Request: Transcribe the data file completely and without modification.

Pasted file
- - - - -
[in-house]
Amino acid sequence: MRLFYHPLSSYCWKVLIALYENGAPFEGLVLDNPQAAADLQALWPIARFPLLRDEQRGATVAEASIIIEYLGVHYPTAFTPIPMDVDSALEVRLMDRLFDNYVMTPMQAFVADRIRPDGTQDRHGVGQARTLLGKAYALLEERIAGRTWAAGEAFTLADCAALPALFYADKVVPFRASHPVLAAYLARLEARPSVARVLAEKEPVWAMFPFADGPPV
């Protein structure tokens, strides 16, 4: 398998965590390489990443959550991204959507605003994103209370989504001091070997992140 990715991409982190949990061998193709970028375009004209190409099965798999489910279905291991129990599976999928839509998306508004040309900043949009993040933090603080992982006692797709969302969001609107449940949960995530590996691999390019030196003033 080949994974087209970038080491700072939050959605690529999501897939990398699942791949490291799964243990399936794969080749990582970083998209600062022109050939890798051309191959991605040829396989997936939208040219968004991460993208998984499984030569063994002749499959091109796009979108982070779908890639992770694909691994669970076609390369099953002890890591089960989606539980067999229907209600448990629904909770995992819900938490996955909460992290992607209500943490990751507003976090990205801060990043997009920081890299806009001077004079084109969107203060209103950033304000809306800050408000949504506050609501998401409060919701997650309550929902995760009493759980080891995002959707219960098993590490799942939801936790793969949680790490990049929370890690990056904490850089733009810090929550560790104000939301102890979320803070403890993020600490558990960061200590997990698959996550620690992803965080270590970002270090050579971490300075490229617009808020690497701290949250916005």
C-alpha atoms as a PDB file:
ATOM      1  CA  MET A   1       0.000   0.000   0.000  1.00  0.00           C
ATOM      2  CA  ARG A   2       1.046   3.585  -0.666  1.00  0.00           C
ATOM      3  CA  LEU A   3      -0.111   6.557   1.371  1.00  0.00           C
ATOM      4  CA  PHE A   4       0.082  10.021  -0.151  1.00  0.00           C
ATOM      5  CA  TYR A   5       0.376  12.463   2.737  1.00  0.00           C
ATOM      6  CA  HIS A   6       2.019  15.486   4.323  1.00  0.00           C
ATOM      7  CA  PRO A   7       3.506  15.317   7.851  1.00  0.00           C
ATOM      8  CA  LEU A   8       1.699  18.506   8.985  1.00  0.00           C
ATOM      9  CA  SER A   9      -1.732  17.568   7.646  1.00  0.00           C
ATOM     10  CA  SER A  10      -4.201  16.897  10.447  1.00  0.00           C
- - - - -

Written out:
[in-house]
Amino acid sequence: MRLFYHPLSSYCWKVLIALYENGAPFEGLVLDNPQAAADLQALWPIARFPLLRDEQRGATVAEASIIIEYLGVHYPTAFTPIPMDVDSALEVRLMDRLFDNYVMTPMQAFVADRIRPDGTQDRHGVGQARTLLGKAYALLEERIAGRTWAAGEAFTLADCAALPALFYADKVVPFRASHPVLAAYLARLEARPSVARVLAEKEPVWAMFPFADGPPV
């Protein structure tokens, strides 16, 4: 398998965590390489990443959550991204959507605003994103209370989504001091070997992140 990715991409982190949990061998193709970028375009004209190409099965798999489910279905291991129990599976999928839509998306508004040309900043949009993040933090603080992982006692797709969302969001609107449940949960995530590996691999390019030196003033 080949994974087209970038080491700072939050959605690529999501897939990398699942791949490291799964243990399936794969080749990582970083998209600062022109050939890798051309191959991605040829396989997936939208040219968004991460993208998984499984030569063994002749499959091109796009979108982070779908890639992770694909691994669970076609390369099953002890890591089960989606539980067999229907209600448990629904909770995992819900938490996955909460992290992607209500943490990751507003976090990205801060990043997009920081890299806009001077004079084109969107203060209103950033304000809306800050408000949504506050609501998401409060919701997650309550929902995760009493759980080891995002959707219960098993590490799942939801936790793969949680790490990049929370890690990056904490850089733009810090929550560790104000939301102890979320803070403890993020600490558990960061200590997990698959996550620690992803965080270590970002270090050579971490300075490229617009808020690497701290949250916005």
C-alpha atoms as a PDB file:
ATOM      1  CA  MET A   1       0.000   0.000   0.000  1.00  0.00           C
ATOM      2  CA  ARG A   2       1.046   3.585  -0.666  1.00  0.00           C
ATOM      3  CA  LEU A   3      -0.111   6.557   1.371  1.00  0.00           C
ATOM      4  CA  PHE A   4       0.082  10.021  -0.151  1.00  0.00           C
ATOM      5  CA  TYR A   5       0.376  12.463   2.737  1.00  0.00           C
ATOM      6  CA  HIS A   6       2.019  15.486   4.323  1.00  0.00           C
ATOM      7  CA  PRO A   7       3.506  15.317   7.851  1.00  0.00           C
ATOM      8  CA  LEU A   8       1.699  18.506   8.985  1.00  0.00           C
ATOM      9  CA  SER A   9      -1.732  17.568   7.646  1.00  0.00           C
ATOM     10  CA  SER A  10      -4.201  16.897  10.447  1.00  0.00           C